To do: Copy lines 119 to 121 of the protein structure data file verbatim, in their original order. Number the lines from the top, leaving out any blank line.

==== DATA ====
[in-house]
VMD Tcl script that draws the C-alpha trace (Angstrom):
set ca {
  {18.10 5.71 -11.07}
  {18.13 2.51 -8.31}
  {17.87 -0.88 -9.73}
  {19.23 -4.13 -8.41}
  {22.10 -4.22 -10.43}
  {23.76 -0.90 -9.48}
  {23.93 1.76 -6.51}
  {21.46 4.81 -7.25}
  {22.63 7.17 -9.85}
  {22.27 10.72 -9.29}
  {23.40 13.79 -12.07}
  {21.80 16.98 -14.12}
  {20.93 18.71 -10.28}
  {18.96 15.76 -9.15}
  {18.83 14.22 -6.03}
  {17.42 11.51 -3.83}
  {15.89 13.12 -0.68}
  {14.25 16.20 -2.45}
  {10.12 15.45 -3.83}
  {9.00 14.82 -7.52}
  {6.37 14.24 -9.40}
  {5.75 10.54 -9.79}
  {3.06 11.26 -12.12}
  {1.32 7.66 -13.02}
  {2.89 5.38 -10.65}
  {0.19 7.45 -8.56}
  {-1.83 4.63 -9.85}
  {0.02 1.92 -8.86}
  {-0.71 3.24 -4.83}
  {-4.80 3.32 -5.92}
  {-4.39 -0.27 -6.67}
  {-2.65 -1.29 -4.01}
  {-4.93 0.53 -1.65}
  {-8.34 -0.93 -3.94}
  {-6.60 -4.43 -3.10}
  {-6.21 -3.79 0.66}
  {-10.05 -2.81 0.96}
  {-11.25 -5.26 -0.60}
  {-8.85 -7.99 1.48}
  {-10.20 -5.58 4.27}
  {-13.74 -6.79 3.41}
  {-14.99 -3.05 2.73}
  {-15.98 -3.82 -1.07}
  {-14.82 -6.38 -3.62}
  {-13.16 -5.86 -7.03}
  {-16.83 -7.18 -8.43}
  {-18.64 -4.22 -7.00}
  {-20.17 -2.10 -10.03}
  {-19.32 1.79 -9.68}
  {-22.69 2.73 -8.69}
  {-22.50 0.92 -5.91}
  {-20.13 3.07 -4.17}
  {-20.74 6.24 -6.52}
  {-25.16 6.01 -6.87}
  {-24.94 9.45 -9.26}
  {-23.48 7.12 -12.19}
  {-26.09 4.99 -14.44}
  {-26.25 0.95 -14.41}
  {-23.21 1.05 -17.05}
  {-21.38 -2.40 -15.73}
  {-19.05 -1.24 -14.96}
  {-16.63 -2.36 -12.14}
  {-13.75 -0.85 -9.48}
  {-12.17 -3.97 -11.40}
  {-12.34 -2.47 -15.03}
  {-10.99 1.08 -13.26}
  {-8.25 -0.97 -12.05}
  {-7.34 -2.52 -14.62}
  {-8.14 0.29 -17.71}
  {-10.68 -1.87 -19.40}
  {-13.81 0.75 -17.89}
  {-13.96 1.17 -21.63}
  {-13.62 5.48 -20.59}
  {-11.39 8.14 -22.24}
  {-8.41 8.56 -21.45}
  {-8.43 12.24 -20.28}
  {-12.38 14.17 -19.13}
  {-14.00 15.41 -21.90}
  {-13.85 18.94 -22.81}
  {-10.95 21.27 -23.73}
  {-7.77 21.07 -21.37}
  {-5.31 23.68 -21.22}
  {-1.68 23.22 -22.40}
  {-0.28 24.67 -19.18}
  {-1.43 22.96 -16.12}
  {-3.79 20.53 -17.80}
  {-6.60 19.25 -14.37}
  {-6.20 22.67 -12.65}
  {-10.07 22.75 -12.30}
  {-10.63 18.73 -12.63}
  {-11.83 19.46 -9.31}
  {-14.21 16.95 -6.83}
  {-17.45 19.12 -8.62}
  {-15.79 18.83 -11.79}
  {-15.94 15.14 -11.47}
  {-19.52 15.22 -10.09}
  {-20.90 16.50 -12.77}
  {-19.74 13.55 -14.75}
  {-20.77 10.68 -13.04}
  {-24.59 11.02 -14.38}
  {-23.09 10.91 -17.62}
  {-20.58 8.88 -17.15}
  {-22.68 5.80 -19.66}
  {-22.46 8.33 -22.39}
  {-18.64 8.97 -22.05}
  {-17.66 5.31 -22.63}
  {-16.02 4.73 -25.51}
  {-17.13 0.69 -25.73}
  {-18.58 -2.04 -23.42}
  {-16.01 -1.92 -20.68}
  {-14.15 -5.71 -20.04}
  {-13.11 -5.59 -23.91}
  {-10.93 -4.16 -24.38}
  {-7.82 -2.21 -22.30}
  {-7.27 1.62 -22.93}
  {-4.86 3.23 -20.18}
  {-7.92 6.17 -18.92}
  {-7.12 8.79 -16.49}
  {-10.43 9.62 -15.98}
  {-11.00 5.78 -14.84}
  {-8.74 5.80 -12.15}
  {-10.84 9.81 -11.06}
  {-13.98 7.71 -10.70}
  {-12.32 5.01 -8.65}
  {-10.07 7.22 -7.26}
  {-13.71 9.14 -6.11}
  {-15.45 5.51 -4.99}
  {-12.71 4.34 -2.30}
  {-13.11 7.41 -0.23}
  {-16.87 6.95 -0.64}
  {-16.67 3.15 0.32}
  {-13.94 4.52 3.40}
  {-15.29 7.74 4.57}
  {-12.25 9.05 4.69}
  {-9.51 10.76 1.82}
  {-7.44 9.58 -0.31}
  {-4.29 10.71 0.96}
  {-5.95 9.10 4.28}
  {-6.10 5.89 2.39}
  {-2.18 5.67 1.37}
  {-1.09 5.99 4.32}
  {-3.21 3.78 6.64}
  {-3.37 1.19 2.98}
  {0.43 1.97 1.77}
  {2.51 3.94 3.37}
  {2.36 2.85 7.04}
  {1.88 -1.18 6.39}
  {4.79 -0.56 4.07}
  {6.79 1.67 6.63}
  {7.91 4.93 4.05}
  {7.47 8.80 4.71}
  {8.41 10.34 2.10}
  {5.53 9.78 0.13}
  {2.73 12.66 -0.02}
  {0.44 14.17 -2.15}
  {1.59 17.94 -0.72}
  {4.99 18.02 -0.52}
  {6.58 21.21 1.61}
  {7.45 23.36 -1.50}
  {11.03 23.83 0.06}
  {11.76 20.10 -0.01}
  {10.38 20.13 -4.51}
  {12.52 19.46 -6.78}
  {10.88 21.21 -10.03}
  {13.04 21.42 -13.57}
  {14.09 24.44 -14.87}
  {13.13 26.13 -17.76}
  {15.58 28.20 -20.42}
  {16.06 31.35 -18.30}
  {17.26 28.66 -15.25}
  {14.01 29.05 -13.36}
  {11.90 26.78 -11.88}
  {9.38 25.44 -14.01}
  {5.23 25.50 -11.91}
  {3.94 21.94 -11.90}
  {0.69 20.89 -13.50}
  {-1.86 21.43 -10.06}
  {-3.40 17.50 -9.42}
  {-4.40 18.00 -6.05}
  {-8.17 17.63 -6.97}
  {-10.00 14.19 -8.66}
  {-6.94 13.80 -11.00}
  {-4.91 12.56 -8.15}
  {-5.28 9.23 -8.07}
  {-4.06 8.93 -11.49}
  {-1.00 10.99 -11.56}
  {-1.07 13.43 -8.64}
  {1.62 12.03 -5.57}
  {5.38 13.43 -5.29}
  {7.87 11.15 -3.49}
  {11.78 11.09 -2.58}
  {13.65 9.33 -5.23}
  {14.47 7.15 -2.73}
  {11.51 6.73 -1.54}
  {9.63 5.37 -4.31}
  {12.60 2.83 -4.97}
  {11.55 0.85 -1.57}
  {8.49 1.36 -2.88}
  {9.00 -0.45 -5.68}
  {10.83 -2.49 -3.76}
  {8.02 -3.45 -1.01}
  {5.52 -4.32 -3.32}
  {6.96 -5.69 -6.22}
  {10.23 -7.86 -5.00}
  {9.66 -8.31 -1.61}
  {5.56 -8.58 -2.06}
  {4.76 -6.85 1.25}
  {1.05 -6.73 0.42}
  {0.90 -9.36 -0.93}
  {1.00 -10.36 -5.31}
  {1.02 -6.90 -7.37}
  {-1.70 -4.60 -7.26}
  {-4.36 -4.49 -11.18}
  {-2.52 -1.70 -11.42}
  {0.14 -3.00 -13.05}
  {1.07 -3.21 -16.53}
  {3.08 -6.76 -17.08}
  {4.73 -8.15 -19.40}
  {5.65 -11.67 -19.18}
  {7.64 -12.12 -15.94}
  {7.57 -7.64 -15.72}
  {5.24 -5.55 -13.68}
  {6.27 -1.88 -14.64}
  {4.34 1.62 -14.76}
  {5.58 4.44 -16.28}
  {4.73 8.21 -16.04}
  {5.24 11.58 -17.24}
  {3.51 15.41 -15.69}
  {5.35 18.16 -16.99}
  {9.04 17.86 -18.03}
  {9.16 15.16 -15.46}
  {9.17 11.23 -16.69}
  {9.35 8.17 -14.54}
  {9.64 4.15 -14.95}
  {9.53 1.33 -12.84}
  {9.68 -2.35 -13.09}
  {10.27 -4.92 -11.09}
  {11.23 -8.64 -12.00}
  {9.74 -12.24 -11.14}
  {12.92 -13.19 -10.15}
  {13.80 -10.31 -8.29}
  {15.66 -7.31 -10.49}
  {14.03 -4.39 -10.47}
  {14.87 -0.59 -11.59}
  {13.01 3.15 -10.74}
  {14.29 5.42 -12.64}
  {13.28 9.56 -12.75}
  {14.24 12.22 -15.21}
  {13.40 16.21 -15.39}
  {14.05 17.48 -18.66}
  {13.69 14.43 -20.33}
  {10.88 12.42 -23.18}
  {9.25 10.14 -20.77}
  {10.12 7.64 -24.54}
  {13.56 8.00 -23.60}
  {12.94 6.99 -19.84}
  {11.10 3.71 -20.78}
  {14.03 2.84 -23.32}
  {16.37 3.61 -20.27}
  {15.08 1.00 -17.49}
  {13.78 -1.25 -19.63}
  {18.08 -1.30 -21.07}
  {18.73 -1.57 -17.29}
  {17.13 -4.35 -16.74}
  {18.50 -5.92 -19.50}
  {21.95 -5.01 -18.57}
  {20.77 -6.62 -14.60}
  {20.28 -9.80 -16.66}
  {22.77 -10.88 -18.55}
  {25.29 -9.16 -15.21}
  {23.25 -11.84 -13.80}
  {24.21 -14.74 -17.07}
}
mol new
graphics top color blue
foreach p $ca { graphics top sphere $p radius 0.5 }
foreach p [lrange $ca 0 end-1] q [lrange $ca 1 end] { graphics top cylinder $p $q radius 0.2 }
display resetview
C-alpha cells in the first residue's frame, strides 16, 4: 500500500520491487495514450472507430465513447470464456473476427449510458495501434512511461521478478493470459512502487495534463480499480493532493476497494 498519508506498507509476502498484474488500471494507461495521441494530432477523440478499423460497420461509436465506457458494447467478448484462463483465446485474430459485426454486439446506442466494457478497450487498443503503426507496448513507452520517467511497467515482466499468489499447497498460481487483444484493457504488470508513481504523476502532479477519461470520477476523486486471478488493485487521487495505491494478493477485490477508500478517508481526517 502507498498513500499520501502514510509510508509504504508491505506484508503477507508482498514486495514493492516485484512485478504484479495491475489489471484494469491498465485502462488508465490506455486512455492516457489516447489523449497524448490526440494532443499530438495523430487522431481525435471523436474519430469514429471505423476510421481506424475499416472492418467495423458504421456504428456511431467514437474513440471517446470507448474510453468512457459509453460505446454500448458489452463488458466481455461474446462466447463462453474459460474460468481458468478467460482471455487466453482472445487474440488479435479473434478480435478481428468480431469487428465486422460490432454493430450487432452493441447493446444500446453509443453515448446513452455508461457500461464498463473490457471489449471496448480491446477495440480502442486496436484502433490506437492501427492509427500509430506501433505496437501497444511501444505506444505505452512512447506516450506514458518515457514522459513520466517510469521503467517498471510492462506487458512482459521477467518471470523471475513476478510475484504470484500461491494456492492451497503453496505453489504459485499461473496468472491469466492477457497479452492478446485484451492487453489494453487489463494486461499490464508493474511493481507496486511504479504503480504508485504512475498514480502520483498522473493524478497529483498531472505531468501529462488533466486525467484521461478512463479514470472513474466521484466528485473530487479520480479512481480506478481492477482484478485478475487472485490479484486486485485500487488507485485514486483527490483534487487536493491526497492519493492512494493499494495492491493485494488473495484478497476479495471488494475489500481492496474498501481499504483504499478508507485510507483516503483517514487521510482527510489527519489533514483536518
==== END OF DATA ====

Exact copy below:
  {-4.86 3.23 -20.18}
  {-7.92 6.17 -18.92}
  {-7.12 8.79 -16.49}